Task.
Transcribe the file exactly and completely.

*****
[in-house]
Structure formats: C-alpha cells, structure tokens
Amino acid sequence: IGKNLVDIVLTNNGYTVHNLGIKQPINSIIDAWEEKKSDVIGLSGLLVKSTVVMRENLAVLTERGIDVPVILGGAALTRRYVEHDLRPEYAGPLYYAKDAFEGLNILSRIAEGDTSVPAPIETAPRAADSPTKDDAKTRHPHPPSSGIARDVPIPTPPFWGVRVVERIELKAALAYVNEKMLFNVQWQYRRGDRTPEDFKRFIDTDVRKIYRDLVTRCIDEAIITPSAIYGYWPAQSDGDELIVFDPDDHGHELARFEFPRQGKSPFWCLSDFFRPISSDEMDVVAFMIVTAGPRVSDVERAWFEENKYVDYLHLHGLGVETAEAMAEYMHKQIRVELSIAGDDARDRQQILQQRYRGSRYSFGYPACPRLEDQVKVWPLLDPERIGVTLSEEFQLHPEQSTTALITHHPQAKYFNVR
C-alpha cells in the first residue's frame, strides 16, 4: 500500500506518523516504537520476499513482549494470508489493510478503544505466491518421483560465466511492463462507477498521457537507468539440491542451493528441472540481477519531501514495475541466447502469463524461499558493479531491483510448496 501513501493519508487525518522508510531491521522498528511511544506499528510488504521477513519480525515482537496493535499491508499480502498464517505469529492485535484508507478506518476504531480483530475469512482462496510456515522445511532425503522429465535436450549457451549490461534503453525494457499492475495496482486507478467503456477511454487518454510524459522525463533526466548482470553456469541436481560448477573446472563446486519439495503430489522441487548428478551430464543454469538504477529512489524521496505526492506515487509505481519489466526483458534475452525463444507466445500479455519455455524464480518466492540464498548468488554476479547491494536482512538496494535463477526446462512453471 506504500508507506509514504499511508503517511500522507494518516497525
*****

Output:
[in-house]
Structure formats: C-alpha cells, structure tokens
Amino acid sequence: IGKNLVDIVLTNNGYTVHNLGIKQPINSIIDAWEEKKSDVIGLSGLLVKSTVVMRENLAVLTERGIDVPVILGGAALTRRYVEHDLRPEYAGPLYYAKDAFEGLNILSRIAEGDTSVPAPIETAPRAADSPTKDDAKTRHPHPPSSGIARDVPIPTPPFWGVRVVERIELKAALAYVNEKMLFNVQWQYRRGDRTPEDFKRFIDTDVRKIYRDLVTRCIDEAIITPSAIYGYWPAQSDGDELIVFDPDDHGHELARFEFPRQGKSPFWCLSDFFRPISSDEMDVVAFMIVTAGPRVSDVERAWFEENKYVDYLHLHGLGVETAEAMAEYMHKQIRVELSIAGDDARDRQQILQQRYRGSRYSFGYPACPRLEDQVKVWPLLDPERIGVTLSEEFQLHPEQSTTALITHHPQAKYFNVR
C-alpha cells in the first residue's frame, strides 16, 4: 500500500506518523516504537520476499513482549494470508489493510478503544505466491518421483560465466511492463462507477498521457537507468539440491542451493528441472540481477519531501514495475541466447502469463524461499558493479531491483510448496 501513501493519508487525518522508510531491521522498528511511544506499528510488504521477513519480525515482537496493535499491508499480502498464517505469529492485535484508507478506518476504531480483530475469512482462496510456515522445511532425503522429465535436450549457451549490461534503453525494457499492475495496482486507478467503456477511454487518454510524459522525463533526466548482470553456469541436481560448477573446472563446486519439495503430489522441487548428478551430464543454469538504477529512489524521496505526492506515487509505481519489466526483458534475452525463444507466445500479455519455455524464480518466492540464498548468488554476479547491494536482512538496494535463477526446462512453471 506504500508507506509514504499511508503517511500522507494518516497525